Meanwhile, mix together 2 tsp, red wine vinegar, about ½ tsp chili pepper flakes (more or less), dash of salt, dash of black pepper, 2 Tsp of cornstarch or arrowroot or other thickener, 3 Tsp water, 1 tsp sesame oil. Blend until nice and smooth. Add to soup along with a handful of snow peas and/or any other veggies you like (water chestnuts??) and the tofu. Let bubble and thicken

  10. Yes. It’s some kind of digestive issue. That’s all I’m prepared to reveal, which is already more than you wanted to know.

  11. This was very interesting. Have not had much tofu and you make some very good points and arguments involving meat. I am trying to cut down on the amount of meat I eat and this may just be the thing that helps me get their quicker. Problem is, I like meat! But I want to cut back on my intake for various reasons.

    Good good read XUP!

  12. I love tofu. we have it all the time at our house, especially since we’ve been eating significantly less meat over the last several months. The sushi place near us also serves a steamed fresh tofu with rice and a little sauce to go on top. It’s one of my favorite things.

    All these recipes are great…I’m gonna have to try them, one by one.

  13. I love tofu and eat it often. I’m not a “vegetarian” but I eat more and more fish, veggies and grains than red meat. I think if more people gave tofu a chance it would be a different story but then again, it has to be well prepared to be good.

    It’s all a matter of choice. It would never cross my mind to call a vegetarian a freak :)

  14. Great read!! Love your approach in the comparison of tofu and meat. I can’t wait to make the Tofu Alfredo Pesto Sauce. We grow basil and make regular pesto every year. It’s going to be fun to add tofu to it. Thanks!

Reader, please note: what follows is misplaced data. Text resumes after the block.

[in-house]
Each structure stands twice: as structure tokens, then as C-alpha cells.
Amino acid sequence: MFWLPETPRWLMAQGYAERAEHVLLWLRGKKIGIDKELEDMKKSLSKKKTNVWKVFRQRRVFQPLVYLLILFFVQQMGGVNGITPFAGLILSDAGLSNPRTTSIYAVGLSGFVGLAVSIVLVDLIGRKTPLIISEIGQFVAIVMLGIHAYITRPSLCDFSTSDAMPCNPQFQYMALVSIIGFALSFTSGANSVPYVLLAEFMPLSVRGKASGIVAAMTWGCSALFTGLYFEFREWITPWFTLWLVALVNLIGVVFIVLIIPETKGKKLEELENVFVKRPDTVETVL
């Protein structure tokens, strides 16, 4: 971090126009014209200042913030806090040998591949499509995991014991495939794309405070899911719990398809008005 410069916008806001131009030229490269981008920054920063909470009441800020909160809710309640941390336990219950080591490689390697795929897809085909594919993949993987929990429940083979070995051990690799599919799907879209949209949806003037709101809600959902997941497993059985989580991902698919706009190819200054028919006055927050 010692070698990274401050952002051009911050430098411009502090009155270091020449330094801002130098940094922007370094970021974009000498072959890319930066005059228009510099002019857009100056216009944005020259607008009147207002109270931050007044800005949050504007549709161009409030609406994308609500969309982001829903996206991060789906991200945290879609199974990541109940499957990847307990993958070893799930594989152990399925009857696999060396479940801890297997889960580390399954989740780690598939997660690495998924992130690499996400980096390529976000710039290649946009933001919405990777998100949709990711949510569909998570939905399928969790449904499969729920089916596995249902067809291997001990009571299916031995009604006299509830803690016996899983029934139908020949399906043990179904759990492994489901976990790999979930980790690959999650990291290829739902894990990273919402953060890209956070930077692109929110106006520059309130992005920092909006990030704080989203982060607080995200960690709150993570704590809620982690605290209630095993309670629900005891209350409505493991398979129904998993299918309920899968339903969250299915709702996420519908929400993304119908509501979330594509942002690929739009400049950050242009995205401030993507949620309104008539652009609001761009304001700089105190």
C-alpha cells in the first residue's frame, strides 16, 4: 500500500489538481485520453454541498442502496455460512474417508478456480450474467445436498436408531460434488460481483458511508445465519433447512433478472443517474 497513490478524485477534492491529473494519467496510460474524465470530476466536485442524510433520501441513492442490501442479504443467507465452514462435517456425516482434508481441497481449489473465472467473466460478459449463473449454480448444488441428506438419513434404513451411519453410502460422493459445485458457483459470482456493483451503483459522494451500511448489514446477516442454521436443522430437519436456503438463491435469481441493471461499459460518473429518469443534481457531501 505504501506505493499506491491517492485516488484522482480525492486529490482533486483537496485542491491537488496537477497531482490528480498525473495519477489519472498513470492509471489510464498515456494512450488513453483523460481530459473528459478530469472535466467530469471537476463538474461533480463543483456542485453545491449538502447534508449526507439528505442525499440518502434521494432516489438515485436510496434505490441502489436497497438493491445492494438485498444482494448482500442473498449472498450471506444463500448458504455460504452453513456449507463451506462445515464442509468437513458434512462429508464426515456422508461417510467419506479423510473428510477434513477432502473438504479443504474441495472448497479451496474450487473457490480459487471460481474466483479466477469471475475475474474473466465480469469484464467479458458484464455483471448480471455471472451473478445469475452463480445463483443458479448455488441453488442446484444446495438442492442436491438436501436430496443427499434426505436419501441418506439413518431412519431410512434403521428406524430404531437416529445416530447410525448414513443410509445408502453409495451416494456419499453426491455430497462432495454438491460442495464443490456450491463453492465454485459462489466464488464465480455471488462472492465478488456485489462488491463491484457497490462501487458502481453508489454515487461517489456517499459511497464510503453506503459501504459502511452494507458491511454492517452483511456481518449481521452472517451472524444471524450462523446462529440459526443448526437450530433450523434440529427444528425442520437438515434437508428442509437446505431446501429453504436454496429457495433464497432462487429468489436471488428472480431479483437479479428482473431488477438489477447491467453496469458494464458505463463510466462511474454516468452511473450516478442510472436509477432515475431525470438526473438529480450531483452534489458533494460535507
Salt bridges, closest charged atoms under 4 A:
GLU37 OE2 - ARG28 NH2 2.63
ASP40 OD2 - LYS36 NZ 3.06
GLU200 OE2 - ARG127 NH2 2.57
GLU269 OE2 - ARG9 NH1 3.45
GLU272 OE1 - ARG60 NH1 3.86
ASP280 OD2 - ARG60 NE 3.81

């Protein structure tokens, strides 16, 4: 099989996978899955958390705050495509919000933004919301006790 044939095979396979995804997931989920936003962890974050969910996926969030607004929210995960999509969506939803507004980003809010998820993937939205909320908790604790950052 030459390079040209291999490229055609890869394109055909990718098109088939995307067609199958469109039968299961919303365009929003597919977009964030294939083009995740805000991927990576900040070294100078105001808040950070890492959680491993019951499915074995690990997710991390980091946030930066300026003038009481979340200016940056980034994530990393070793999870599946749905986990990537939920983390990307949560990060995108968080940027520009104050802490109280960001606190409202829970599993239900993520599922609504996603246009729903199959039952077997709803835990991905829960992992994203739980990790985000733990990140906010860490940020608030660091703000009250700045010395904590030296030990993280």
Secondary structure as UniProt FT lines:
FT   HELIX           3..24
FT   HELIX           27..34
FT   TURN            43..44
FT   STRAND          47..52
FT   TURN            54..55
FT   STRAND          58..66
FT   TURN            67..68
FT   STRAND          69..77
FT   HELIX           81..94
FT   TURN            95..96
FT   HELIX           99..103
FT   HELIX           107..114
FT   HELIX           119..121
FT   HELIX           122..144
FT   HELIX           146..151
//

15. JB – Interesting. Much depends on how tofu is prepared and whether or not you have organice tofu (soybeans are high on the GM foods list otherwise). Do you have problems with other legumes? Sometimes cooking tofu with ginger or sea vegetables helps digest it better.

    Hunter – I used to like meat, too — especially fall-off-the-bone BBQ beef ribs. But, sometimes there are more compelling reasons NOT to do something than TO do something.

    Linsey – The honey-garlic is the one we probably have the most. I use firm tofu, pat it dry, cut it up in whatever sized pieces and brown them in a pan with a bit of oil. Then I mix up about a cup of water with some sliced ginger, 3 or 4 whole garlic cloves, a T. of tamari or soy sauce, a T of honey and a bit of salt and dump it all on the tofu in the pan. Cover and let simmer very slowly until all the liquid is gone and there’s a bit of a glaze on the tofu. Enjoy!!

    UA – I think a lot of people’s first tofu experiences are pretty horrible (much like many people’s first sexual experiences), but you can’t let that put you off forever. You need to find the right tofu and the preparation has to be good — only then can tofu be fully enjoyed.

    Dee – It’s fun because you have a plate of creamy delicious noodles and sauce with no creamy-related guilt!!

    Cedar – You make a valid point. On the other hand, animals are our friends and I don’t eat my friends. Okay, maybe that wasn’t the best analogy I could have made for you.

  16. Next time your’re in Montreal let me know. We’ll check it out together. I almost always get the satay and their tofu spring roll for lucnch, since they sell them at a small supermarket near where I work.

  17. Oh, here’s a question:

    Is tofu really the wonder food they say it is? Over the years I’ve heard it can cure everything from menopause to cancer, which seems a little extreme.

  18. the rice absorbs the liquid, making it not so salad-like, and the water neutralizes the vinegar, though, i think i mentioned that my husband likes ratio of 3/4 cup vinegar and 1 1/4 cup water to cut the vinegar a bit.

  19. Bob – You’re a laugh riot.

    Jazz – I will. We’re hoping to get there for at least a day sometime in August.

    Hunter – It’s like quitting smoking. You just have to decide to do it and then take one day at a time.

    Meanie – Ya, I reckoned that’s what would happen. I’m definitely going to try it some time. I’m very curious to see how it tastes.